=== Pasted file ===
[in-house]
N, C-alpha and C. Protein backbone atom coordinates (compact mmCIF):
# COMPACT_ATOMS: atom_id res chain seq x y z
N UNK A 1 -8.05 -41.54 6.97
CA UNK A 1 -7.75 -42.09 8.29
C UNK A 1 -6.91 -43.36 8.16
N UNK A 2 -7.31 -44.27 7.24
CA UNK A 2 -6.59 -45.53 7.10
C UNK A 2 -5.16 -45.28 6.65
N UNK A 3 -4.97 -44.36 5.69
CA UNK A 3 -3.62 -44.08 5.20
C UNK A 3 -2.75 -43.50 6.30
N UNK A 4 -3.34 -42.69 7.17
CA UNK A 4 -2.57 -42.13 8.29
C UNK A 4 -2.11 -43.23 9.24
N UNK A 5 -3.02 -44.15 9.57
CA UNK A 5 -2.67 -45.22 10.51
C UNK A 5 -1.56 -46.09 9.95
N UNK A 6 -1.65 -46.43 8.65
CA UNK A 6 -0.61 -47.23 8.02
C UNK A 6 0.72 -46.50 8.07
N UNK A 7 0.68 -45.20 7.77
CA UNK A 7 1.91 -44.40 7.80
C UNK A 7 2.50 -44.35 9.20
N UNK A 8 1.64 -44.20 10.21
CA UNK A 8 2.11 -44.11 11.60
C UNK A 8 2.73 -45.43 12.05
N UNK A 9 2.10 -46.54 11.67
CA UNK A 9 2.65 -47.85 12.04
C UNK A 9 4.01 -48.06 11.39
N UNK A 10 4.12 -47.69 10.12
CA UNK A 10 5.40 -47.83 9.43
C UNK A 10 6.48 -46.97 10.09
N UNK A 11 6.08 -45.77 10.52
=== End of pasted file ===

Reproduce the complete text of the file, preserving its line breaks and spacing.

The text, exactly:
[in-house]
N, C-alpha and C. Protein backbone atom coordinates (compact mmCIF):
# COMPACT_ATOMS: atom_id res chain seq x y z
N UNK A 1 -8.05 -41.54 6.97
CA UNK A 1 -7.75 -42.09 8.29
C UNK A 1 -6.91 -43.36 8.16
N UNK A 2 -7.31 -44.27 7.24
CA UNK A 2 -6.59 -45.53 7.10
C UNK A 2 -5.16 -45.28 6.65
N UNK A 3 -4.97 -44.36 5.69
CA UNK A 3 -3.62 -44.08 5.20
C UNK A 3 -2.75 -43.50 6.30
N UNK A 4 -3.34 -42.69 7.17
CA UNK A 4 -2.57 -42.13 8.29
C UNK A 4 -2.11 -43.23 9.24
N UNK A 5 -3.02 -44.15 9.57
CA UNK A 5 -2.67 -45.22 10.51
C UNK A 5 -1.56 -46.09 9.95
N UNK A 6 -1.65 -46.43 8.65
CA UNK A 6 -0.61 -47.23 8.02
C UNK A 6 0.72 -46.50 8.07
N UNK A 7 0.68 -45.20 7.77
CA UNK A 7 1.91 -44.40 7.80
C UNK A 7 2.50 -44.35 9.20
N UNK A 8 1.64 -44.20 10.21
CA UNK A 8 2.11 -44.11 11.60
C UNK A 8 2.73 -45.43 12.05
N UNK A 9 2.10 -46.54 11.67
CA UNK A 9 2.65 -47.85 12.04
C UNK A 9 4.01 -48.06 11.39
N UNK A 10 4.12 -47.69 10.12
CA UNK A 10 5.40 -47.83 9.43
C UNK A 10 6.48 -46.97 10.09
N UNK A 11 6.08 -45.77 10.52